Supreme Court, racial classifications, constitutional analysis, anticanon, legal precedence
We have a common law system of constitutional adjudication, at least in the sense that constitutional practice in the United States relies on prior rulings rather than reasoning from first principles in each case. If there’s controlling precedent on point, it’s binding. Neither “inferior courts” in the federal system, nor state courts adjudicating federal law, are permitted to start anew with the “original public meaning” of the First Amendment or pronounce a fresh Dworkinian “moral reading” of the Fourth. Even the highest court in the land, the Supreme Court of the United States, for reasons of reputation, stability, and rule of law, does not treat every case it hears as one of first impression—its justices work through forests of precedent (of variable density) in reaching its decisions. And this presents a problem that Professor Killenbeck has identified in his article—what happens when a reasonable, even valuable, proposition of law is found buried deep within problematic or even odious opinions? Unlike some civil law countries, or even some states, there’s no convention in federal constitutional law that permits someone to simply cite a legal proposition—”racial classifications are subject to strict scrutiny”—completely disentangled from the factual circumstances—or persons—that give voice to the decision. And therein lies the problem. Sometimes the legal proposition from an opinion—strict scrutiny—is besmirched with some fairly obnoxious facts. Indeed, sometimes the authors, facts, reasoning, or results are so reviled, that the opinion—whatever kernels of wisdom it may contain—is considered anti-canonical. What to do with this tainted precedent? This short reflection on Professor Killenbeck’s article offers some thoughts on the topic.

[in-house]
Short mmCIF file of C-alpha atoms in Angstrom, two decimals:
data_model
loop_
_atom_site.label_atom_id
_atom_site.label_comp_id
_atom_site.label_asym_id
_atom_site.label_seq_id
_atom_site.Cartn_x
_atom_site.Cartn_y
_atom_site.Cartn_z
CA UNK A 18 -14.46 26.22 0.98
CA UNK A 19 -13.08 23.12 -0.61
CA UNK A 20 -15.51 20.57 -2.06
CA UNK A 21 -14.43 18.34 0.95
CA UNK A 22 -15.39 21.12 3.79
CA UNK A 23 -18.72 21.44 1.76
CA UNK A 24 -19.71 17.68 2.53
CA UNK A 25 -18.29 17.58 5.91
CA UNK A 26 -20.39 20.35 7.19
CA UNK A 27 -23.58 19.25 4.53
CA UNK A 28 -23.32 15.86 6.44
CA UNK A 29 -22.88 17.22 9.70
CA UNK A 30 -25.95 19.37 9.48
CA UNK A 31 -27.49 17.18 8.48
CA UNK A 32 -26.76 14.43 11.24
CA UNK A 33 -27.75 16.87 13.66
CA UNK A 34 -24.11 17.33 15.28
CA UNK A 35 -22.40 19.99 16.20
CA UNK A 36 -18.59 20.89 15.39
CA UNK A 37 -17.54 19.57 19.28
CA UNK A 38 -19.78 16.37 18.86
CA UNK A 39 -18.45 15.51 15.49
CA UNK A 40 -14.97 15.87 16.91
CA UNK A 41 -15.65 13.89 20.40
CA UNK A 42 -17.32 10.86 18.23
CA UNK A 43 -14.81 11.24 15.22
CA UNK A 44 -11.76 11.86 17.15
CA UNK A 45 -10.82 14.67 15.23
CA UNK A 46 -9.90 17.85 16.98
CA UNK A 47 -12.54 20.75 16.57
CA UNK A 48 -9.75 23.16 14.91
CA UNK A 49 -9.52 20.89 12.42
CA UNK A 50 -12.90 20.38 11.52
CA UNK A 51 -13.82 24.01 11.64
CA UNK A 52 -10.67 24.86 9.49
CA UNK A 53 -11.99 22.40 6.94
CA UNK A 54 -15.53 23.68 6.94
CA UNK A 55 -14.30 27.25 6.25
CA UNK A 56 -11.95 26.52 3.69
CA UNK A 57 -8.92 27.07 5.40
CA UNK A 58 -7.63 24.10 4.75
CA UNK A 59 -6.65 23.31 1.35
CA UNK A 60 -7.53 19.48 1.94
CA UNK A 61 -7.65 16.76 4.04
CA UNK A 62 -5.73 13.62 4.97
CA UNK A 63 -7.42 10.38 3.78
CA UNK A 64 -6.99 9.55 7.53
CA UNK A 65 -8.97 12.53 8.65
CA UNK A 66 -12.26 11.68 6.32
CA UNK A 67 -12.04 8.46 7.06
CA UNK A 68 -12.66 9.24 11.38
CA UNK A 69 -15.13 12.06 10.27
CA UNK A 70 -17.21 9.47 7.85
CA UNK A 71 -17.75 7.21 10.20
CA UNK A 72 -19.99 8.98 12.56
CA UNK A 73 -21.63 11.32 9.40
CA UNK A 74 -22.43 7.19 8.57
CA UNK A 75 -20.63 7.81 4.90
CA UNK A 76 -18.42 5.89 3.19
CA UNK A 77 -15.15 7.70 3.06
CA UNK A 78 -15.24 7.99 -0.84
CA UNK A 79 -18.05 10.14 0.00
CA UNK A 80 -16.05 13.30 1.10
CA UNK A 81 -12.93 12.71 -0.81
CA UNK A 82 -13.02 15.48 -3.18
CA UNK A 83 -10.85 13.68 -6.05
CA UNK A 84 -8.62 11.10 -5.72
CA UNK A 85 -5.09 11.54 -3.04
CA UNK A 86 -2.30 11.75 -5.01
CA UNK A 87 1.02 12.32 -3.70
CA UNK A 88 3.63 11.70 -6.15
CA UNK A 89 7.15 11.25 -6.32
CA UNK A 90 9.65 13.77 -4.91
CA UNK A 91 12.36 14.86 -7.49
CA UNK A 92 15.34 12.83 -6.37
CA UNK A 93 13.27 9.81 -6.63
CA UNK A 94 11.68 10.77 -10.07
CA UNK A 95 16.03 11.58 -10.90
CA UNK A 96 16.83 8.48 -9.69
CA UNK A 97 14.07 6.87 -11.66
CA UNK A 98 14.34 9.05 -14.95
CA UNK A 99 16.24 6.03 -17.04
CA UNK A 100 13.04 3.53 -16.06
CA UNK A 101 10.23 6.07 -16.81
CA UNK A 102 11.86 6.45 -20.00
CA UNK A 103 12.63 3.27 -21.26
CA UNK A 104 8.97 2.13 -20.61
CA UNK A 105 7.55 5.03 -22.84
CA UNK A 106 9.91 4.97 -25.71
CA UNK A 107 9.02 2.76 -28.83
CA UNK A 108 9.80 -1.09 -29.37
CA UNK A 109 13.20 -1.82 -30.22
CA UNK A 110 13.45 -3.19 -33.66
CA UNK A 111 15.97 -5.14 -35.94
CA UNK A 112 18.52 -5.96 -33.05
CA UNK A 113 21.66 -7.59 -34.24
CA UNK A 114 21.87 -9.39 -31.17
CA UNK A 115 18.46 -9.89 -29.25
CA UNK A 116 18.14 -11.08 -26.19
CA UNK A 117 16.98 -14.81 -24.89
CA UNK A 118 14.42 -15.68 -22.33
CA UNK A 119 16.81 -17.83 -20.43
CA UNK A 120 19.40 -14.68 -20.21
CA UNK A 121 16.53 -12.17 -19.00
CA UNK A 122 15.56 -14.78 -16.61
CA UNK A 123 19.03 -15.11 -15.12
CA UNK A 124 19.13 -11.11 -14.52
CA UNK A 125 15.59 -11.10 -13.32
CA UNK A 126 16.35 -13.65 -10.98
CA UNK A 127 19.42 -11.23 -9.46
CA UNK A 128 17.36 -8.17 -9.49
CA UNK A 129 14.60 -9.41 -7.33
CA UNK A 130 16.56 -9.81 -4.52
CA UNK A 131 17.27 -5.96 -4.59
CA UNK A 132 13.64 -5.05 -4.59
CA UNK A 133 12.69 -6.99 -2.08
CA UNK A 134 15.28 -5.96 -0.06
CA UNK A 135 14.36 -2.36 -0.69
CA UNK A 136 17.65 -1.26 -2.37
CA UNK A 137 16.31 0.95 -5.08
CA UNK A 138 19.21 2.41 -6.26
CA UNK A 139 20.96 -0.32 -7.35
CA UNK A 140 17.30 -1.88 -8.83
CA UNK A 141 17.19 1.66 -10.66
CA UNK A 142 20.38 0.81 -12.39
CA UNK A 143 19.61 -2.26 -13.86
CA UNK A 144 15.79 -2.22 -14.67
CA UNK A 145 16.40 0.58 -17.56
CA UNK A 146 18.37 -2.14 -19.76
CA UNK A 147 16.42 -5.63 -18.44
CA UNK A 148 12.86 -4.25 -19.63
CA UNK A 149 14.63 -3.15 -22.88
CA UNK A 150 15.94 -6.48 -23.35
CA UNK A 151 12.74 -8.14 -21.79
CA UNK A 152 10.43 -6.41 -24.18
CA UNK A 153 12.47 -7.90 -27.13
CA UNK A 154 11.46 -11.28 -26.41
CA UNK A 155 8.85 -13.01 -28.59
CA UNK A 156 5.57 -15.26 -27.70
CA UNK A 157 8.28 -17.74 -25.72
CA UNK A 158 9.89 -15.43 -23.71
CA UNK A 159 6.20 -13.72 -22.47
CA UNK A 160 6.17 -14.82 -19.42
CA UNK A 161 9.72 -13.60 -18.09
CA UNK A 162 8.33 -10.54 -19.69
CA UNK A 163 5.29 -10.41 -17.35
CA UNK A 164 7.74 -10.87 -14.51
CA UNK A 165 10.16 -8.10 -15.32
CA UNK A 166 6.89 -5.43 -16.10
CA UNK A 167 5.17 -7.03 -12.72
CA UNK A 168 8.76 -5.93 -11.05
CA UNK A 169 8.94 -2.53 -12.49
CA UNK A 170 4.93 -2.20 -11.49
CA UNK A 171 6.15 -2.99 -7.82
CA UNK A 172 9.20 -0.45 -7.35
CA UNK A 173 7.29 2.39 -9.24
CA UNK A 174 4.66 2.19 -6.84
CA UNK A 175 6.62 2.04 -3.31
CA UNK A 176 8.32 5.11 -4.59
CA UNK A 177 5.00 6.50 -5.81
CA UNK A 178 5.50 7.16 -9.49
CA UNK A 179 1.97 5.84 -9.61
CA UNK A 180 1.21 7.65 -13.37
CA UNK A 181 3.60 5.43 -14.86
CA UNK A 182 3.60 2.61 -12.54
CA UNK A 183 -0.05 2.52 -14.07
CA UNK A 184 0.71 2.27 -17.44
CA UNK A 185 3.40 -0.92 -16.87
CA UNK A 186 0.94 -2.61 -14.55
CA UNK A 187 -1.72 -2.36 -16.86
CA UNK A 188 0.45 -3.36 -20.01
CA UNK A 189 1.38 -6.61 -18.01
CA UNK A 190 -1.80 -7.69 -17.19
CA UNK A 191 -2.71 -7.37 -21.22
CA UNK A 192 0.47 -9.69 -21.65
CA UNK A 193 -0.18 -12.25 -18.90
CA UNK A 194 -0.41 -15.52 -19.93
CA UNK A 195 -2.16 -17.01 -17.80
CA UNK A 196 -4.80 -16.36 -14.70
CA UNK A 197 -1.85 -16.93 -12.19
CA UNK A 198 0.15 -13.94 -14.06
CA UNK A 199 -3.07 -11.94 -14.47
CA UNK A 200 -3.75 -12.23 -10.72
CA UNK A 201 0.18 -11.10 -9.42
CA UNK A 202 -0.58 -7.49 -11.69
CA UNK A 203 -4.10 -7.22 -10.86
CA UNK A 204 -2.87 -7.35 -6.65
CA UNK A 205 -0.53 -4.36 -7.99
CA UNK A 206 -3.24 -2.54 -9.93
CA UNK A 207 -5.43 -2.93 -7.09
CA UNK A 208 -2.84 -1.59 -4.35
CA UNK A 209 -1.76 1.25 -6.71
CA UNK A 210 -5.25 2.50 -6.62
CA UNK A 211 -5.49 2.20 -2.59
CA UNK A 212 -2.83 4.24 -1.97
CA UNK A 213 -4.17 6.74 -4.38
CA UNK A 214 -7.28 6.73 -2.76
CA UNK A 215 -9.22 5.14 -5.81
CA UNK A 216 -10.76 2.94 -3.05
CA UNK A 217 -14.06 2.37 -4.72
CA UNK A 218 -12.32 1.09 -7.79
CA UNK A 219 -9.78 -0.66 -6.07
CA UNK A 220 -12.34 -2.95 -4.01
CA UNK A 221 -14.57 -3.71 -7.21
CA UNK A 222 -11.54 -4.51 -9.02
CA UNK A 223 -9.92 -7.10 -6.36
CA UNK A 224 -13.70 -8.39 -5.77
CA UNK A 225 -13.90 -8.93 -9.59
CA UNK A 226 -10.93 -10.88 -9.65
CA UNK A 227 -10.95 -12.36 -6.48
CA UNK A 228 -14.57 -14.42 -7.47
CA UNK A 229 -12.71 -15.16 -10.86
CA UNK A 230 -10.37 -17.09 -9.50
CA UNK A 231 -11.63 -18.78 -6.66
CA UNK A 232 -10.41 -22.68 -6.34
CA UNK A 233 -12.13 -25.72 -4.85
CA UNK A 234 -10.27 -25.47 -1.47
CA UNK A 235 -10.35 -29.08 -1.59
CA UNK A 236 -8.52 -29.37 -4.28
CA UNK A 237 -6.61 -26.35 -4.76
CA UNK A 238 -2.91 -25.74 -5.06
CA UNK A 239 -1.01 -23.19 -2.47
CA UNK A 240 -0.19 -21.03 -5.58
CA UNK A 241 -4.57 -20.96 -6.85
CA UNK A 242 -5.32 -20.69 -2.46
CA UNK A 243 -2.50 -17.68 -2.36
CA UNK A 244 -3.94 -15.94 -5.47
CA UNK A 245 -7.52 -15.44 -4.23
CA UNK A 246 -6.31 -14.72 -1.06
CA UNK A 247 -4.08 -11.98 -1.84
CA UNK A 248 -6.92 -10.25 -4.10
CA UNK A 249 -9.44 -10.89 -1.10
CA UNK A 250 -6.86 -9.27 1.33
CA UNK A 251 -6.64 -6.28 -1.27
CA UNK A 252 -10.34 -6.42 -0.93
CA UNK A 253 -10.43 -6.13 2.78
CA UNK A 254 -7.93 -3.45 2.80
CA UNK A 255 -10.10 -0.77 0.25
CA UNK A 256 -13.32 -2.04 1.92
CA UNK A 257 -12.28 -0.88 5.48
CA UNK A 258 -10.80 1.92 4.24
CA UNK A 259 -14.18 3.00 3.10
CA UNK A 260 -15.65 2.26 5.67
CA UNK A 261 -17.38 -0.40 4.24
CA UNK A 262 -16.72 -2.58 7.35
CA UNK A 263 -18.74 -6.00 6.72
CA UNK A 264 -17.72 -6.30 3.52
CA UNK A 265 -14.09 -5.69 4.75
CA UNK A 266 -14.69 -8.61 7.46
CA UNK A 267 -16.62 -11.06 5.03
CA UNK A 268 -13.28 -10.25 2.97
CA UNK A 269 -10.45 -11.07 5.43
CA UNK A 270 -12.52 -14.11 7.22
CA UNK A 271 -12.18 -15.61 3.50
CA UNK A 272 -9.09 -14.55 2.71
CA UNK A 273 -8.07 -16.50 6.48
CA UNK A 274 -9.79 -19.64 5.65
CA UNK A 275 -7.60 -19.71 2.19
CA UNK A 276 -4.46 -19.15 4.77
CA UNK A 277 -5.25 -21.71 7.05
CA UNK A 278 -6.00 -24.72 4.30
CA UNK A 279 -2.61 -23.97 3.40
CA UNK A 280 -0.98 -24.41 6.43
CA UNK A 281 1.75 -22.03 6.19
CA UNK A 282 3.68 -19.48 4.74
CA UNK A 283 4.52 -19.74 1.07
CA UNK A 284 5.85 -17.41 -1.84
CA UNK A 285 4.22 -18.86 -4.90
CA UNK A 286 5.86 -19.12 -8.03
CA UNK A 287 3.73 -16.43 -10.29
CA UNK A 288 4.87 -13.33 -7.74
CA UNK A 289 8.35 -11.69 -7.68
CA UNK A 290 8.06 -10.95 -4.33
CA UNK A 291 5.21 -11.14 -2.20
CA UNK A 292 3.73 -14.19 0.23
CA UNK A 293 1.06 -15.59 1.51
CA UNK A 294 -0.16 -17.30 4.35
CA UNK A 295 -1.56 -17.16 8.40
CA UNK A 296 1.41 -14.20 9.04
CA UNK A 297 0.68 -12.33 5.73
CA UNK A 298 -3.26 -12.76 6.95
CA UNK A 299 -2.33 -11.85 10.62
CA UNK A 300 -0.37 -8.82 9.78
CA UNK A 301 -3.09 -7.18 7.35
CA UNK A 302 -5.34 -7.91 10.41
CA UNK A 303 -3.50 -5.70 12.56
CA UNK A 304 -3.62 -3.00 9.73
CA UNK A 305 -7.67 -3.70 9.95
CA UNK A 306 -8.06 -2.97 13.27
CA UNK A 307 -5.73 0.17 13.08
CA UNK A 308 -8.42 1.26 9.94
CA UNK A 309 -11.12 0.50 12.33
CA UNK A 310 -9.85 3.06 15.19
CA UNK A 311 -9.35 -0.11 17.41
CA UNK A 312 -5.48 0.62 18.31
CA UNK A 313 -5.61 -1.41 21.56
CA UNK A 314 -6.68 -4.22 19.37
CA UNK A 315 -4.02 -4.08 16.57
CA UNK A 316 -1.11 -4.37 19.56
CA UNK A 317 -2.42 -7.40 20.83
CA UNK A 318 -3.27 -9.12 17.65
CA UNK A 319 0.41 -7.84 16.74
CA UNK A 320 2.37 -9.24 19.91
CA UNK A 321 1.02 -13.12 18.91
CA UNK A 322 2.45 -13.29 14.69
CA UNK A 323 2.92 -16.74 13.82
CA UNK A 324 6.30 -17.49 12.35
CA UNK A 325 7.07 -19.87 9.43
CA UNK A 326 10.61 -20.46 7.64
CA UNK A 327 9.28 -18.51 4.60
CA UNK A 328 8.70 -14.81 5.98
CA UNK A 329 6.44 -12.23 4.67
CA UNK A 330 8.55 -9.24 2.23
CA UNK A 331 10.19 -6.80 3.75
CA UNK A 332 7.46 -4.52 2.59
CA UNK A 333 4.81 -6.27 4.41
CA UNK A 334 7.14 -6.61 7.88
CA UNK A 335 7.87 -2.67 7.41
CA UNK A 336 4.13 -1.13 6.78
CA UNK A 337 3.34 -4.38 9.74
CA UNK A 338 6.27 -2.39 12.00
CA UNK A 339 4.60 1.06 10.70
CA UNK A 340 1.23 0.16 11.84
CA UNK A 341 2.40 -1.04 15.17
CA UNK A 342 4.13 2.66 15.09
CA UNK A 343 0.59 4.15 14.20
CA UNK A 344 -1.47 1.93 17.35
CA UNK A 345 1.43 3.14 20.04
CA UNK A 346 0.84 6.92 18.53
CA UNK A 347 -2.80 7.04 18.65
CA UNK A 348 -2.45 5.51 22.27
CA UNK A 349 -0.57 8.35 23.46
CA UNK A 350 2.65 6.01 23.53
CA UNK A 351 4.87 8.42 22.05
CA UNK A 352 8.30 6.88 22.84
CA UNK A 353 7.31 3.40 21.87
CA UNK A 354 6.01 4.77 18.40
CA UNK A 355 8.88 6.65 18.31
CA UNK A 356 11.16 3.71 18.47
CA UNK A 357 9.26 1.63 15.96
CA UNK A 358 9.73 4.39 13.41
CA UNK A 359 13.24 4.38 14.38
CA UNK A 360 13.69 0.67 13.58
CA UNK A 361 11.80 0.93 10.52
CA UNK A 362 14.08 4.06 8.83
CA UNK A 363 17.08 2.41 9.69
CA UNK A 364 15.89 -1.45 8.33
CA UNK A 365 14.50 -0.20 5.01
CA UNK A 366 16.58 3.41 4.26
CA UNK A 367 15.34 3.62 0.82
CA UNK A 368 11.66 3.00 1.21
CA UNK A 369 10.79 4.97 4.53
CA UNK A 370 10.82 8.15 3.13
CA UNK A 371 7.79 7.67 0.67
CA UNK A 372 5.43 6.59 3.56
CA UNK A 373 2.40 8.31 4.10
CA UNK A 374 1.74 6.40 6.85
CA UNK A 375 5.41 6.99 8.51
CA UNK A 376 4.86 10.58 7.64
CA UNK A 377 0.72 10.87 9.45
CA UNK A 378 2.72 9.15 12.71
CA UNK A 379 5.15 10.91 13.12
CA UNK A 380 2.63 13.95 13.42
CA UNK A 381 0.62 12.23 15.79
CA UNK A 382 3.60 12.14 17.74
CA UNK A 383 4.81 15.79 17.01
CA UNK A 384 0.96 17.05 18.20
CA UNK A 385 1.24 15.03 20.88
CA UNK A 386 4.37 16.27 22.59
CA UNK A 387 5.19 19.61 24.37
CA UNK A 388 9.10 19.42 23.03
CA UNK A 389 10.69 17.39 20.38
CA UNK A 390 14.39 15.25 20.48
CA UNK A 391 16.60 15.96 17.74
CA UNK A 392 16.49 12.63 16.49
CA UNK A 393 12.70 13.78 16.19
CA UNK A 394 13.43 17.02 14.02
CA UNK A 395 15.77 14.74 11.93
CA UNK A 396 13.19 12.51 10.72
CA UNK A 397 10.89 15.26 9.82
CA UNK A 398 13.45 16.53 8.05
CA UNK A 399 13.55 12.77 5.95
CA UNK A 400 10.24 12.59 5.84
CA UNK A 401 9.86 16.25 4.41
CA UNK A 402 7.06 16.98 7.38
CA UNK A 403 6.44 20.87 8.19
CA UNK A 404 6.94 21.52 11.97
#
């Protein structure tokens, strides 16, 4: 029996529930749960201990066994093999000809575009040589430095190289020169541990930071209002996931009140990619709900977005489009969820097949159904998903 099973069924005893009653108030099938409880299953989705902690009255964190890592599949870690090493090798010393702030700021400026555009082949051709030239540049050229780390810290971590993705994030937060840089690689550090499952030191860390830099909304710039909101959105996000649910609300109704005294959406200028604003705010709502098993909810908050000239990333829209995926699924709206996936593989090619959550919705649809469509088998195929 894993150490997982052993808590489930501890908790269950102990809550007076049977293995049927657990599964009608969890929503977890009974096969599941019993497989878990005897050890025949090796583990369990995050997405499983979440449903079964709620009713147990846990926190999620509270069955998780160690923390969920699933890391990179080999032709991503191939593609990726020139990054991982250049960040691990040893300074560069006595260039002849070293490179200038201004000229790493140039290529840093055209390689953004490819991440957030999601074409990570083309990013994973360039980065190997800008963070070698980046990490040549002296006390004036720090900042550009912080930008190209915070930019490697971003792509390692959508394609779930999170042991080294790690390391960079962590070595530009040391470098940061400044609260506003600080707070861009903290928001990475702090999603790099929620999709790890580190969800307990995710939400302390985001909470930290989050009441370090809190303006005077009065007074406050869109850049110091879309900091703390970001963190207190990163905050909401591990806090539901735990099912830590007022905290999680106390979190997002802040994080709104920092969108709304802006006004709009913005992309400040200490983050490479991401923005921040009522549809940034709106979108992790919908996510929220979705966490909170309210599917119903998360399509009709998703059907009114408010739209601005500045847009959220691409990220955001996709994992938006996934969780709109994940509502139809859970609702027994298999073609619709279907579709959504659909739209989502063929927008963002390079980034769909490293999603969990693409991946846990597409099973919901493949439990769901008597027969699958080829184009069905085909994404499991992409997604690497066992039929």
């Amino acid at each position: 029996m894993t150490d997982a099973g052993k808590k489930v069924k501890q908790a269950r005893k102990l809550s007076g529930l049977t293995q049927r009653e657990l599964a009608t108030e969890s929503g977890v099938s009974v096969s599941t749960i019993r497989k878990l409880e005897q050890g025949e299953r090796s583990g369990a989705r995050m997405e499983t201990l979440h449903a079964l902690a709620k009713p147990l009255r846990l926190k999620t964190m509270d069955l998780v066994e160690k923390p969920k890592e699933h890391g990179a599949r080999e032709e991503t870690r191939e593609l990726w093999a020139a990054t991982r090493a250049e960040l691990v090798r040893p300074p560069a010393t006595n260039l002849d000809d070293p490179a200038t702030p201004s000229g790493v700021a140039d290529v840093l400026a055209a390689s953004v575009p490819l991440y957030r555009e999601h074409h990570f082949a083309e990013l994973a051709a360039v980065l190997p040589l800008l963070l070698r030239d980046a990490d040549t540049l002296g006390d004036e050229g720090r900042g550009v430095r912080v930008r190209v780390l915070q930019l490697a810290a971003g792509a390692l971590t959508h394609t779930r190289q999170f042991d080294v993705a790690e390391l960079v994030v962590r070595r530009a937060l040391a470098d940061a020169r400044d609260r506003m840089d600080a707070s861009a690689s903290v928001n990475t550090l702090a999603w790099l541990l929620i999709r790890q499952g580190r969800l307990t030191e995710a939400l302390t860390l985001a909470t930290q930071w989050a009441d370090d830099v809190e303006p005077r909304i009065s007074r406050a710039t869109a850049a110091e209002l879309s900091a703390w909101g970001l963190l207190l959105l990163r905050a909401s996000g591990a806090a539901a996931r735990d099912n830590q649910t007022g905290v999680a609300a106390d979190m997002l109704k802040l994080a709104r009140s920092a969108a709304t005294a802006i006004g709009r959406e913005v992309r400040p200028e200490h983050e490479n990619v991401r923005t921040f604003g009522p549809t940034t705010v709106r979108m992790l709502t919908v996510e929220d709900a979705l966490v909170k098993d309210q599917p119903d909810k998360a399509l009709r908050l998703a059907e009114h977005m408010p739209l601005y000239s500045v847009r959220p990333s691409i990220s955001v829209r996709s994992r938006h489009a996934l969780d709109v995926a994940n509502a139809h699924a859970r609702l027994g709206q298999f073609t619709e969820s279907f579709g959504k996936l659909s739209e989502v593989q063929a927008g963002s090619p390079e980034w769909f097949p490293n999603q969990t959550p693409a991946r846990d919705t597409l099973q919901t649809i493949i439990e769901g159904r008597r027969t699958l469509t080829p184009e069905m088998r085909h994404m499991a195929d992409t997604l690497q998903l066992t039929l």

Darrell A. Miller,
74 Ark. L. Rev.
Available at: https://scholarworks.uark.edu/alr/vol74/iss2/5